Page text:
During his interrogation, Browne stated that he had “never thought the marriage between the King and the Dowager lawful” after the king had raised his doubts about it and requested an annulment. He went on to say that when Carew had shown him a letter from Mary and told him that Cromwell had written to her advising her to submit to the king, that he, Browne, “prayed God to give her grace so to [do]”. When he was examined as to why he had such affection for Mary, Browne answered “that he was only moved thereunto for [the] love he beareth to the King, for he nev[er receive]d letter, message, token, or recommendations fro[m her, nor] hath sent her any.” Browne also denied wishing Mary’s “preferment” over a daughter by the present queen, stating that he only thought her to be “a meet heir apparent” if the king did not have issue by the present queen.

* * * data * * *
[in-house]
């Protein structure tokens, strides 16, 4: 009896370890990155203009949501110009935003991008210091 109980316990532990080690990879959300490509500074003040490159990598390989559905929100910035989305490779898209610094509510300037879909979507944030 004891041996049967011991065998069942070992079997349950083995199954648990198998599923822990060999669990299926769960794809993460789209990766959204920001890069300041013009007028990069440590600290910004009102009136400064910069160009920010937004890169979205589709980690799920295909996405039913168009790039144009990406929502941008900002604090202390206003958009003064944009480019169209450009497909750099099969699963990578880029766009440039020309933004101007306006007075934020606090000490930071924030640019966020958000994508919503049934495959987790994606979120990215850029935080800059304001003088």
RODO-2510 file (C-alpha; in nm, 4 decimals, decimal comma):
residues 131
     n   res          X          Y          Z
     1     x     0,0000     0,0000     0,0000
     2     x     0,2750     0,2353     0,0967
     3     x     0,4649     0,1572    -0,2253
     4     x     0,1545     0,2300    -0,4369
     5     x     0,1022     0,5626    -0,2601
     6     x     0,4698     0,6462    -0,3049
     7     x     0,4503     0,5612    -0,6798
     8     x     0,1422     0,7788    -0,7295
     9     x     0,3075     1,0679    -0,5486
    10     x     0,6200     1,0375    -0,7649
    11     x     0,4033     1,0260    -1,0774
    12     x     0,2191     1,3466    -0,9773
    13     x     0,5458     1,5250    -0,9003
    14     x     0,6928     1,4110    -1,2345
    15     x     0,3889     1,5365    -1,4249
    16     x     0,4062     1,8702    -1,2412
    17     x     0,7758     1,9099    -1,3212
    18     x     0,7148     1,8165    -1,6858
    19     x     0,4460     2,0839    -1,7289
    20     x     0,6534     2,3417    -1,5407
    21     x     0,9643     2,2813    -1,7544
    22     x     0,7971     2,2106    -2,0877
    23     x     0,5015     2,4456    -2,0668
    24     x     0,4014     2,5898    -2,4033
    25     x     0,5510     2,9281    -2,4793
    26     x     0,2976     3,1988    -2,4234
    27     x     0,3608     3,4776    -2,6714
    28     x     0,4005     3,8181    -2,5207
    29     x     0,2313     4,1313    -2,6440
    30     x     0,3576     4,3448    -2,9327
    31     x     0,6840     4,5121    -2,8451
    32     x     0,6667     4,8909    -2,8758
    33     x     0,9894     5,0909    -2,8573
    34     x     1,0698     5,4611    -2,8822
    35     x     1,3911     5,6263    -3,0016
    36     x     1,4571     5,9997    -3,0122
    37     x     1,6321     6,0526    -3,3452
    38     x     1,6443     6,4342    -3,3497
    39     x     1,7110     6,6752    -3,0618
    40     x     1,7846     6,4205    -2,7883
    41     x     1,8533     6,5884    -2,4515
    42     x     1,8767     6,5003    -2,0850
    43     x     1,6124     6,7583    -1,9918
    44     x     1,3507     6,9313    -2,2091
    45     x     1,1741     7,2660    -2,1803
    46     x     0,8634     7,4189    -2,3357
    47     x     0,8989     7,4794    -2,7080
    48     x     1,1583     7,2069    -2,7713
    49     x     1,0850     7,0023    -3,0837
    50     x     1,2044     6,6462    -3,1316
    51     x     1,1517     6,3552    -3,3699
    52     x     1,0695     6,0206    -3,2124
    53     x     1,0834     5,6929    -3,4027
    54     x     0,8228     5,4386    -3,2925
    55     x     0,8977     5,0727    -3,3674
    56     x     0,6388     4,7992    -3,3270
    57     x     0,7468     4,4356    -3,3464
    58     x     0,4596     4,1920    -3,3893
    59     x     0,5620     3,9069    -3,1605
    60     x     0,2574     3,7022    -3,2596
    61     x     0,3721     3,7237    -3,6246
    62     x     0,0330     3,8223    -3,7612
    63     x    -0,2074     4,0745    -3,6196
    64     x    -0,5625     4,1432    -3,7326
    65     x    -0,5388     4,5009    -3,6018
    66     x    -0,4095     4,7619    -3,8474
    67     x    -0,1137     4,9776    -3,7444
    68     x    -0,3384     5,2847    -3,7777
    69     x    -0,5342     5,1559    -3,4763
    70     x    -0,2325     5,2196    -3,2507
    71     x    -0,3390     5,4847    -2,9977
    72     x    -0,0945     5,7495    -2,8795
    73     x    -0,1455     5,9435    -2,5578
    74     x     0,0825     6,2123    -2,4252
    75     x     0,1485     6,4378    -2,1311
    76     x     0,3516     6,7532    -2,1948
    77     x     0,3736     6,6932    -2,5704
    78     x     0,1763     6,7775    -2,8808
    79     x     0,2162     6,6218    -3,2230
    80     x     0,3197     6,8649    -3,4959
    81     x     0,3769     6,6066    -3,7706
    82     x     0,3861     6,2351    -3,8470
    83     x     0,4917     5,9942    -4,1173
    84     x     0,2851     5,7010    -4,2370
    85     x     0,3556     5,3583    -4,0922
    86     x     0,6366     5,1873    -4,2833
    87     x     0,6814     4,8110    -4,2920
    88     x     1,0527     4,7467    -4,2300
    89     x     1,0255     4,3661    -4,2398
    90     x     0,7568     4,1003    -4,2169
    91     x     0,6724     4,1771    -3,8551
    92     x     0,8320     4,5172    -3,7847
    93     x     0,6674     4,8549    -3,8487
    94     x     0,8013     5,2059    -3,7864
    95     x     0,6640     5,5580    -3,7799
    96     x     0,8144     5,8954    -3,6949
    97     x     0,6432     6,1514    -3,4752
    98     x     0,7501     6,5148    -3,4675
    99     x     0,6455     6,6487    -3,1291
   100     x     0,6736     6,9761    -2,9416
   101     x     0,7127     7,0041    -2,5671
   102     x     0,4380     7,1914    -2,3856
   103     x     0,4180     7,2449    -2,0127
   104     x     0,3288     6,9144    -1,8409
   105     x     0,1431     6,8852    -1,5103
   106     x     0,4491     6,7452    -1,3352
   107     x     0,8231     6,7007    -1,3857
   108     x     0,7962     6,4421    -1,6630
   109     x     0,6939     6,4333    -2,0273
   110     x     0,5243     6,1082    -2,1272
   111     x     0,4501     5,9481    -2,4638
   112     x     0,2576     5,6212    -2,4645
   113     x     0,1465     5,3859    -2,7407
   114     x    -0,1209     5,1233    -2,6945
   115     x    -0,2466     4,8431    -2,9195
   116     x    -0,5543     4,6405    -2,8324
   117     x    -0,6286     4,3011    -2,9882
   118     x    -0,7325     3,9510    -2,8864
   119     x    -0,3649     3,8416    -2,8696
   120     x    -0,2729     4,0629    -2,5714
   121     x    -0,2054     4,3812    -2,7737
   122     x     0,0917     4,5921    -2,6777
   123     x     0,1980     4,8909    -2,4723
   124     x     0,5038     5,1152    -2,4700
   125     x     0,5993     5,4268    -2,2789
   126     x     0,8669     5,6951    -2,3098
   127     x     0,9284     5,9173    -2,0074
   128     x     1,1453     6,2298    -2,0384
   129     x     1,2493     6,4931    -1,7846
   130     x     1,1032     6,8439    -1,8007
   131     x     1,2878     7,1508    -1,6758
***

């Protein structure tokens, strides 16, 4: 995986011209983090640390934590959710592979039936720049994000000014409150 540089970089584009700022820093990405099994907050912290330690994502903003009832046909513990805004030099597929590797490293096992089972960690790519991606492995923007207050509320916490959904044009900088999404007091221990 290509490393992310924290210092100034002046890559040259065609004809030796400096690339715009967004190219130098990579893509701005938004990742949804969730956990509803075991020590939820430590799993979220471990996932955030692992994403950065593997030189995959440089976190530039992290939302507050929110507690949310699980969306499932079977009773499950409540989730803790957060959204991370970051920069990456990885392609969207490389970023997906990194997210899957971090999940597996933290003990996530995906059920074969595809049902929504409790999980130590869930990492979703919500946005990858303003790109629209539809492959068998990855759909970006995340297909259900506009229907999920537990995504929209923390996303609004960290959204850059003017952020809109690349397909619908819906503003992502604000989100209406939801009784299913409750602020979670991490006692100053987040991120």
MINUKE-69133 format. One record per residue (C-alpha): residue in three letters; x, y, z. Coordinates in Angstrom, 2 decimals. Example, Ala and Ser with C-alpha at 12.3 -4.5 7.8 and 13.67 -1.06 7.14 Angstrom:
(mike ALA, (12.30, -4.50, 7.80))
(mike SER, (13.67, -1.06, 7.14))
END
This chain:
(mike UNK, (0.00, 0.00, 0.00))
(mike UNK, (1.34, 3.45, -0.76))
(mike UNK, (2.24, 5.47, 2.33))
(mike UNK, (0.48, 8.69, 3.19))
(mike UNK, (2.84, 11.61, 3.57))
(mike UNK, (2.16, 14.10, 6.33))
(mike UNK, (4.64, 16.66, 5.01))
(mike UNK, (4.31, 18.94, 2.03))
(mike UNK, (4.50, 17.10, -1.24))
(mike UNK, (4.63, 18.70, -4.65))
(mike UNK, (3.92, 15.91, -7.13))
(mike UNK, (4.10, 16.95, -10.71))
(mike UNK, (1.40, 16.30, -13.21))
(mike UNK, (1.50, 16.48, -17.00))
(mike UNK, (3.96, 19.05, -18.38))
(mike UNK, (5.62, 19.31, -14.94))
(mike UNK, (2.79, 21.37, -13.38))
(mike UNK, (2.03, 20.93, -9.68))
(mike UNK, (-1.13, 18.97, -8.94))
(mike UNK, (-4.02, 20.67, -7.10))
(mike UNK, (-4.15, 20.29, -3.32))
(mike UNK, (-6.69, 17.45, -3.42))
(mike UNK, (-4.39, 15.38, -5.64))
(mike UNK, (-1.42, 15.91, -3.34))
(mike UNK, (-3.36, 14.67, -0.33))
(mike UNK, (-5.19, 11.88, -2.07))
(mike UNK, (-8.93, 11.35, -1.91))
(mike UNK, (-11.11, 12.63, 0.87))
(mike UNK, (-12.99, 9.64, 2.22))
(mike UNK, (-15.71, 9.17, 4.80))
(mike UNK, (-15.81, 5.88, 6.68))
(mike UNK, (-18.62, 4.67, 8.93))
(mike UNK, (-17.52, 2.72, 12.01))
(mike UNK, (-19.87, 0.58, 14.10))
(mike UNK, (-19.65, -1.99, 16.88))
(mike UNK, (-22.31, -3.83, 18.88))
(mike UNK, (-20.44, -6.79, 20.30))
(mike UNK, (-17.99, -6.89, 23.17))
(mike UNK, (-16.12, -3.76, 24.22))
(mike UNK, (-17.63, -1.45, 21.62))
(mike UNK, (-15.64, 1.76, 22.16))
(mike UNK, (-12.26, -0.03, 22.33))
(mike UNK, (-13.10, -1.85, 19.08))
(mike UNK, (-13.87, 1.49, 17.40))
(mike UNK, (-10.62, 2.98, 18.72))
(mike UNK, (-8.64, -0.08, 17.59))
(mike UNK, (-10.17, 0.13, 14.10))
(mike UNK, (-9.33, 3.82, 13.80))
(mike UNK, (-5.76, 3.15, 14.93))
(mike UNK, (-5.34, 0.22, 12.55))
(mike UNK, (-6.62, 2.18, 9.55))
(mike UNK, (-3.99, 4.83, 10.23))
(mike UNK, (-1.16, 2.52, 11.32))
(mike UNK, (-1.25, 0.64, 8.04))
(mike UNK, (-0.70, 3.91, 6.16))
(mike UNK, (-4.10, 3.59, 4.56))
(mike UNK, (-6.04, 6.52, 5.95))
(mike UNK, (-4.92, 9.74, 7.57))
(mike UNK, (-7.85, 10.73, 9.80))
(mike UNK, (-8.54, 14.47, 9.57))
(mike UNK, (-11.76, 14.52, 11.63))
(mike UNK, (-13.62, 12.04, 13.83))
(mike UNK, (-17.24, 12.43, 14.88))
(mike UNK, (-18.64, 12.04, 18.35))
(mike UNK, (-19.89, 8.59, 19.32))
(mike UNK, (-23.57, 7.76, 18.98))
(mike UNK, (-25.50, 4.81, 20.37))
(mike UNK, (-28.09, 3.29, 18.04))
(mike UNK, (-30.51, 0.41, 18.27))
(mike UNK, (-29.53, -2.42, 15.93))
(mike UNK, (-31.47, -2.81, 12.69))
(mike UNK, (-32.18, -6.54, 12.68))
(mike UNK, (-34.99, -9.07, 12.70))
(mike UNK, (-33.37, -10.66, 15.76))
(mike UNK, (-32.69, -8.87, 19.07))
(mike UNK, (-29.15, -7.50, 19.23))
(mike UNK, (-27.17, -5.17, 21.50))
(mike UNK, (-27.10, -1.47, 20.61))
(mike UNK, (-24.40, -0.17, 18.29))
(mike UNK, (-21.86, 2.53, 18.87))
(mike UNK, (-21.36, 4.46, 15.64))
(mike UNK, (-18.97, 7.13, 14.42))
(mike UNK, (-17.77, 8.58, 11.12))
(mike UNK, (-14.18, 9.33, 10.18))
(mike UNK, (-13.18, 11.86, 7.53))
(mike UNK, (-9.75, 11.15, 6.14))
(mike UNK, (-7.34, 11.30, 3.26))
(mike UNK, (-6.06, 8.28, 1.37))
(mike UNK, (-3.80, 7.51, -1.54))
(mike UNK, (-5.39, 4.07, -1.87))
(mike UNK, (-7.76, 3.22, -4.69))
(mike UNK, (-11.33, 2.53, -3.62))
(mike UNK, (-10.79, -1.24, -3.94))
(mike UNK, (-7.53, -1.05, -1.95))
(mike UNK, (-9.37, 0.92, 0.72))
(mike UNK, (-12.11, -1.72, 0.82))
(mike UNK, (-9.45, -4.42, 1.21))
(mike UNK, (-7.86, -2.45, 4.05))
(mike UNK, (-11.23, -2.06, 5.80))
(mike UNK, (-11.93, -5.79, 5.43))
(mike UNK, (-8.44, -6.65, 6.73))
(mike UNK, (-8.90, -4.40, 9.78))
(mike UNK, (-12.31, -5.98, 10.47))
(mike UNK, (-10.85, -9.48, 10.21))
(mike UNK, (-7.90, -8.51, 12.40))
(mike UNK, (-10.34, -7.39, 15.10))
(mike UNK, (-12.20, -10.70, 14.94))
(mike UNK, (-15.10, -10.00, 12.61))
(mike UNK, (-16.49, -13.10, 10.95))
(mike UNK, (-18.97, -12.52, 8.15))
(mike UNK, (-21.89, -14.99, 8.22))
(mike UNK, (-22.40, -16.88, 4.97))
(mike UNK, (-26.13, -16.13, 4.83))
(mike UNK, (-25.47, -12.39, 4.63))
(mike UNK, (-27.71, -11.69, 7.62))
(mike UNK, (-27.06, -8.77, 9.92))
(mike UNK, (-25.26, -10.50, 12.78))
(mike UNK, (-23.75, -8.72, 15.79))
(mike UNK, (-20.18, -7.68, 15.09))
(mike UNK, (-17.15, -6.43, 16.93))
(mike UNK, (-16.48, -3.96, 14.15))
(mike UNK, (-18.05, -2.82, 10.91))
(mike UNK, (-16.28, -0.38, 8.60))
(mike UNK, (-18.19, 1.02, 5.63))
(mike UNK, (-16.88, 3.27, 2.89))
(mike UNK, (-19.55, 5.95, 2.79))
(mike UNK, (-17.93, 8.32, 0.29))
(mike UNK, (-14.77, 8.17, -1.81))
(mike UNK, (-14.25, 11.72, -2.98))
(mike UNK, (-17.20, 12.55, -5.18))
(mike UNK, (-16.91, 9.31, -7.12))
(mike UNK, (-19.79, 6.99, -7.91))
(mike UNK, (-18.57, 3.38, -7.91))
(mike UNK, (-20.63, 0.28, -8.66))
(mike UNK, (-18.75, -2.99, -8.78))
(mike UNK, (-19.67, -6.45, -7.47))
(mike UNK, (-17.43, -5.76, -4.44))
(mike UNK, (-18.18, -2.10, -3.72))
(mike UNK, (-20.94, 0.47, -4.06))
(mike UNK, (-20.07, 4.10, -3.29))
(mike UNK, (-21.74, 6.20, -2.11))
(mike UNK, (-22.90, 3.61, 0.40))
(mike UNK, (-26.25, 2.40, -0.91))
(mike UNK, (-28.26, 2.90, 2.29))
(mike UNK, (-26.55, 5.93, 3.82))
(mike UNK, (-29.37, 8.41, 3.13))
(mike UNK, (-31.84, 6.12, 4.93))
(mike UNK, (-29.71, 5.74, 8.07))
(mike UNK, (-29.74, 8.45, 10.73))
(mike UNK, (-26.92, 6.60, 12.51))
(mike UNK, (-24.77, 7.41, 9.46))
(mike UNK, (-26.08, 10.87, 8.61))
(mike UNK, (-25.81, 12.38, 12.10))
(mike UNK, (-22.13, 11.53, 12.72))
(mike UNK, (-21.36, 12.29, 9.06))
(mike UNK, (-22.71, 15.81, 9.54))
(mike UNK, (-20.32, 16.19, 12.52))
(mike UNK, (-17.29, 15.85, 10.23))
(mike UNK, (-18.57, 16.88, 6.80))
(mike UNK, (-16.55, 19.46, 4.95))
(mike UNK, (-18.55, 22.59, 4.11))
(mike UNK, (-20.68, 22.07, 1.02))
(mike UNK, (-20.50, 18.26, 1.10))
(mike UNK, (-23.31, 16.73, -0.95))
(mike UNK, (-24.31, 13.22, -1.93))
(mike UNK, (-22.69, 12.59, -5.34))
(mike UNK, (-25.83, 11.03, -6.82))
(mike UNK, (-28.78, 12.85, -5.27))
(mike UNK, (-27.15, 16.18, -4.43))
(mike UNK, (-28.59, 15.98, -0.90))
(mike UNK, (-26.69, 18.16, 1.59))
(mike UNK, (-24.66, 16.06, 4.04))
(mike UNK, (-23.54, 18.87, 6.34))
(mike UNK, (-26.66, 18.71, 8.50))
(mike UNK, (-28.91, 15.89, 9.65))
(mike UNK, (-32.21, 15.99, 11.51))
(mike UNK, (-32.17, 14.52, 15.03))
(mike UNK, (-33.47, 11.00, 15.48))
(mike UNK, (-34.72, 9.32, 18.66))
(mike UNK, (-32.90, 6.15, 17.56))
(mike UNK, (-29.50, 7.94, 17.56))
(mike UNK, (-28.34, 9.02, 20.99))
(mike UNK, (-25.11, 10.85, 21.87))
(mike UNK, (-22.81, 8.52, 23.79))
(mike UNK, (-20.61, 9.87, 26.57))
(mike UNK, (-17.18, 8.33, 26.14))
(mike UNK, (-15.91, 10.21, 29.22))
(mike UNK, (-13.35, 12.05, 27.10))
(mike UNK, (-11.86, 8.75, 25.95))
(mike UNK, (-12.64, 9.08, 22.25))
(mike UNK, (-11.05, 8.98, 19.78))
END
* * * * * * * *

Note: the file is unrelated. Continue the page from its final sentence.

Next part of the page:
When Sir Francis Bryan was interrogated on whether he had “heard a[ny] other person say anything concerning the lady Mary”, he stated that he had heard “fellows of the privy chamber”, including Browne and Carew, “speak generally of the lady Mary, sa[ying] that they rejoiced that the King had escaped this great pe[ril and] danger, and that the issue the King might have, if he took another wife, should be out of all doubt; but if the King wished to make an heir-apparent in defect of such issue, they thought lady Mary was meet if it stood with the King's pleasure”, and he also told of how Bess Darrell, who was Thomas Wyatt’s mistress, when she had sought his help to recover money that Catherine of Aragon had bequeathed her, had mentioned that “she saw no hope in [the lad]y Mary, for she heard say that she would not be obedient to the King”. He went on to deny hearing of any “communication of the validity” of Henry VIII’s marriage to Catherine or mention of the term “bona fide parentum” with regards to Mary’s status, i.e. that she was born in good faith and so should be legitimate.
Both Browne and Bryan managed to allay the king’s suspicions and both men went on to prove their loyalty by helping to put down the Pilgrimage of Grace rebellion in late 1536. They survived the blip of summer 1536 and served the monarch until their deaths, Browne in 1548 and Bryan in 1550.